Sarten-X (1102295) | about 4 years ago | (#33578820)

First, I'm not really sure what you mean by "copy it into HDFS", since that's usually where data is stored in the first place. Copying in lots of data without giving the cluster time to stabilize can cause it to go into safe mode, where it won't make changes until everything's properly distributed. It's version 0.20. Don't expect perfection just yet.

There are also experts [cloudera.com] out there who will be quite happy to help get things running better. My company has been using Hadoop quite successfully with their help.

Re:Am I the only one who finds Hadoop unusable? (1)

Laxitive (10360) | about 4 years ago | (#33579336)

In situations where you are using Hadoop, your "primary" data store should BE the HDFS store you are using to analyze it. That's a big part of the actual efficiency proposition of Hadoop.

The big trick with the "big data" approaches is to recognize that you keep _everything_ distributed, _all the time_. Your input dataset is not "copied into the system" for some particular analysis task, it _exists in the system_ from the time you acquire it, and the analysis results from it are kept distributed. It's only at specific points in time (exporting data to send to someone external, importing data into your infrastructure) that you should be messing around with copying stuff in and out of HDFS.

-Laxitive

HAADOOOPPP!!!! (1)

Temujin_12 (832986) | about 4 years ago | (#33578814)

...and 'Big Data' tools like Hadoop are enabling IT organizations...

...these methods are widely available through Hadoop and other tools...

Oh... also... did I mention HADOOP!!??

Nice press release (1)

InlawBiker (1124825) | about 4 years ago | (#33578842)

Looks like somebody got their PR spin piece relayed as a news story again. Bravo!

End of Science (2, Informative)

mysterons (1472839) | about 4 years ago | (#33579024)

Related to using Big Data in Business is Big Data in Science. Wired ran a nice series of articles looking at this (http://www.wired.com/wired/issue/16-07). This raises all sorts of problems (for example, how can results be reproduced? What if the model of the data is as complex as the data? Are all results obtained with Small Data simply artefacts of sparse counts?).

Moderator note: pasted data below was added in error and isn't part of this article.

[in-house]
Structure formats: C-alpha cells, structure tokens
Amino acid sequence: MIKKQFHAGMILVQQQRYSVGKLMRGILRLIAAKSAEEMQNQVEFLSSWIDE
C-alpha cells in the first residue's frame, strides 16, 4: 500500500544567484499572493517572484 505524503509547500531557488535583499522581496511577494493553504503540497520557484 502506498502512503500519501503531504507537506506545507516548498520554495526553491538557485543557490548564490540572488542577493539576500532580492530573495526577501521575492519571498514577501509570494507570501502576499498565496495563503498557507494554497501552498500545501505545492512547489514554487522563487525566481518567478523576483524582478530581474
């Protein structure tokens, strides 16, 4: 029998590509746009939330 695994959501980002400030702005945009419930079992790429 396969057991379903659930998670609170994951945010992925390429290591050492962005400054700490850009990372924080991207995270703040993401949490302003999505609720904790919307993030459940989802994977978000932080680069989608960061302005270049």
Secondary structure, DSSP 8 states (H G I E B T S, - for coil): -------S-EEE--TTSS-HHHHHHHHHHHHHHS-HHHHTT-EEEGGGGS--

Re:End of Science (1)

MozeeToby (1163751) | about 4 years ago | (#33579302)

How can results be reproduced?

I don't follow how near infinite storage affects the ability of researchers to re-perform an experiment to gather data a second time.

What if the model of the data is as complex as the data?

Then it is, by definition, not a model. A model is a system that describes another system more complex than itself, a model that is as complex as the system it is trying to describe is just different way of looking at the system. It can still be useful, but it doesn't simplify the problem the same way a real model does.

Are all results obtained with Small Data simply artefacts of sparse counts?

Science has had a way to handle that question for centuries, it's called statistics: confidence intervals, standard deviations, etc. Any experimental result could be the result of a freak occurrence, that is why there are official and unofficial confidence interval cutoffs for publishing your results. Even if you had a sample size of one trillion, your confidence in the results could still be quite low.

Re:End of Science (1)

mysterons (1472839) | about 4 years ago | (#33579728)

Experiments being reproduced can be hard if no-one else has the data (this can happen --for example if you are Google and publish results using large fractions of the Web as data) or even if something as trivial as moving it from one site to another requires a lot of effort. This is not really a question of storage costs --it is a question of having the data in the first place and the mechanics of moving it around. Models are used in Science as idealisations; but if you really really want to model the long tail of effects, then your model becomes the data. And this relates to summary statistics: all they do is capture aspects of the data (it is after all a summary). If you want the whole truth, then you can't summarise. Fernando Pereira and Peter Novig have a nice paper on this: http://googleresearch.blogspot.com/2009/03/unreasonable-effectiveness-of-data.html [blogspot.com] [The Unreasonable Effectiveness of Data]